The World’s Best-Selling Classic Cocktails 2020

06 January, 2020

You can’t beat the classics, but every year there’s change within their ranks somewhere. Hamish Smith rounds up this year’s top 50

In an industry whose stars regularly jump from job to job, whose bars open and close with frequency, and whose creativity seemingly knows no bounds, the anchoring role of the classic cocktail has never been so important. These routine serves are the bar industry’s foundations – the thread that connects modern bartenders to their occupational ancestors, and to each other around the world. Wherever you are in the fast-expanding bar community, there is a common language – the Old Fashioned, Negroni or Daiquiri are words everyone speaks.You might expect, then, that our list of 50 of the bestselling classics would be something of a static ranking. Well not so – our sample of bars regularly make more than 100 classics, from the well-worn to the less common.

While the top 20 cuts a similar figure year to year, the shifts happen lower down the order, with neo-classics such as the Tommy’s Margarita, Pornstar Martini and older classics including the Last Word and Southside making inroads this year. We’ve seen classics drop out of favour – this year the likes of the White Russian, Long Island Iced Tea and Hanky Panky were made less than the year before. So, while slow moving, there is an evolution in the classics that are frequently made. This is interesting to the drinksmaker, but critically important to the brand.

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50. Blood and Sand

First made in 1922 the Blood & Sand was inspired by the eponymous film. Fast forward 98 years and it’s still found, with a cluster of top bars telling us it is among their top-10 bestselling classics. It is also only the second scotch drink in the top 50. Made with scotch, cherry brandy (the blood), sweet vermouth, and orange juice (the sand) this drink is possibly a little sweet for more discerning palates. 

49. Irish Coffee 

The slightly less mainstream sibling of the Espresso Martini (how times have changed), the Irish Coffee can increasingly be found in cocktail bars. It is thought to have been created by Joe Sheridan, the head chef of Foynes flying boat terminal, Ireland, but for a more up-to-date rendition try Dead Rabbit’s recipe: 1½ parts Bushmills Original Irish whiskey, ¾ parts demerara syrup, four parts hot brewed coffee and heavy cream, lightly whipped.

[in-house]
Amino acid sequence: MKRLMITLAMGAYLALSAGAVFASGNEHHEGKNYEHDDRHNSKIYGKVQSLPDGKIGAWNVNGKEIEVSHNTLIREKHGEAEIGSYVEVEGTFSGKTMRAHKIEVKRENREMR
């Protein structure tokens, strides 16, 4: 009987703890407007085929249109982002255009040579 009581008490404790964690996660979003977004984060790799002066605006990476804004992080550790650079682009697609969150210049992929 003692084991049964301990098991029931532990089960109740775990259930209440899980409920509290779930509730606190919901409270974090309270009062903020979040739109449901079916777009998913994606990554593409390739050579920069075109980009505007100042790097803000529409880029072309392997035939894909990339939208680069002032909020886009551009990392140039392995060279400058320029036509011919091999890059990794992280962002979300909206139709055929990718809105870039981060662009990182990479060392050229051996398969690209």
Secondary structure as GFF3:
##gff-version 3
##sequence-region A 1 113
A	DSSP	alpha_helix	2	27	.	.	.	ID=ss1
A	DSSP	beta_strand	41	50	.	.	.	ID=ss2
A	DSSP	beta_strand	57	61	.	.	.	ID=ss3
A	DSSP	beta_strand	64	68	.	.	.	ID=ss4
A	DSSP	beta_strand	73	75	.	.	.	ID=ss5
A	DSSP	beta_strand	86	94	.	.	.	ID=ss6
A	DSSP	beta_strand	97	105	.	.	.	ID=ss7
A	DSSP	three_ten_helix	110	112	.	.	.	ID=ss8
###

48. Brandy Alexander 

It’s the first time the Brandy Alexander has appeared in this list, but it scrapes in – just. This cocktail is actually a development from the gin-based Alexander, and is thought to date to the 1930s. The recipe sees brandy (likely cognac) mixed with crème de cacao and cream and is not on your Weight Watchers plan.

47. Old Cuban 

This cocktail was invented by New York legend Audrey Saunders in 2004 and is one of two of her drinks on this list (a third, the Earl Grey Marteani, fell just short). Something of a cross between a Mojito and a French 75, the Old Cuban takes in aged rum, lime juice, mint leaves, Angostura bitters and sparkling wine.

46. Bamboo 

Sherry is loved in the bar world, so it’s no surprise to see a sherry classic make the 50. The stories behind the origins of this cocktail are quite conflicting, from songs about bamboo to bartenders in Japan… anyway, it’s 1½ parts sherry, 1½ parts dry vermouth, two dashes Angostura bitters, two dashes orange bitters.

45. Sidecar 

Brandy and cognac aren’t the coolest spirits among the world’s top influencers (the category sits eighth among the most-used spirits in our poll) so it makes sense that the most famous brandy drinks are languishing at this end of the league. This brandy, triple sec and lemon drink has Parisian roots but the original creator has never come forward – or at least not in the singular.

44. Vodka Martini

Bartenders may tend to prefer their Martinis with gin, but the Vodka Martini (aka Kangaroo and Vodkatini) still has a presence in the world’s best bars. If you’re a real vodka enthusiast, this is the best way to partake of your poison – there is only vermouth as a buffer. Wimpy vodkas don’t work here – you’ll need one with muscle as, in the glass, it’s almost naked.

43. Ramos Gin Fizz 

This half milkshake, half Gin Fizz concoction was named after the New Orleans bartender who created it in 1888 – Henry Charles Ramos. The original saw silky-smooth cream and orange flower put a new spin on the Fizz. While this cocktail has dropped five places from last year, you’ll still find the occasional Ramos at the world’s best bars.

42. Caipirinha 

Brazil’s national cocktail, the Caipirinha stays at number 42. Although the origins of this drink are unknown, this is the most important cocktail for cachaça. In recent years the availability of high-quality cachaça has increased outside of Brazil and this has certainly boosted the appeal of this mintless, squat Mojito.

41. Gin Gin Mule 

Created by Audrey Saunders at New York cocktail mecca Pegu Club, the Gin Gin Mule is among a small number of cocktails considered modern classics. The Gin Gin is down to the ginger and gin, not a double helping of gin, though as the only alcohol in the recipe, two shots will be necessary. Known to some as the Ginger Rogers, the Gin Gin Mule is closely related to the Moscow Mule – but with superior kick from muddled ginger.





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Nick Strangeway

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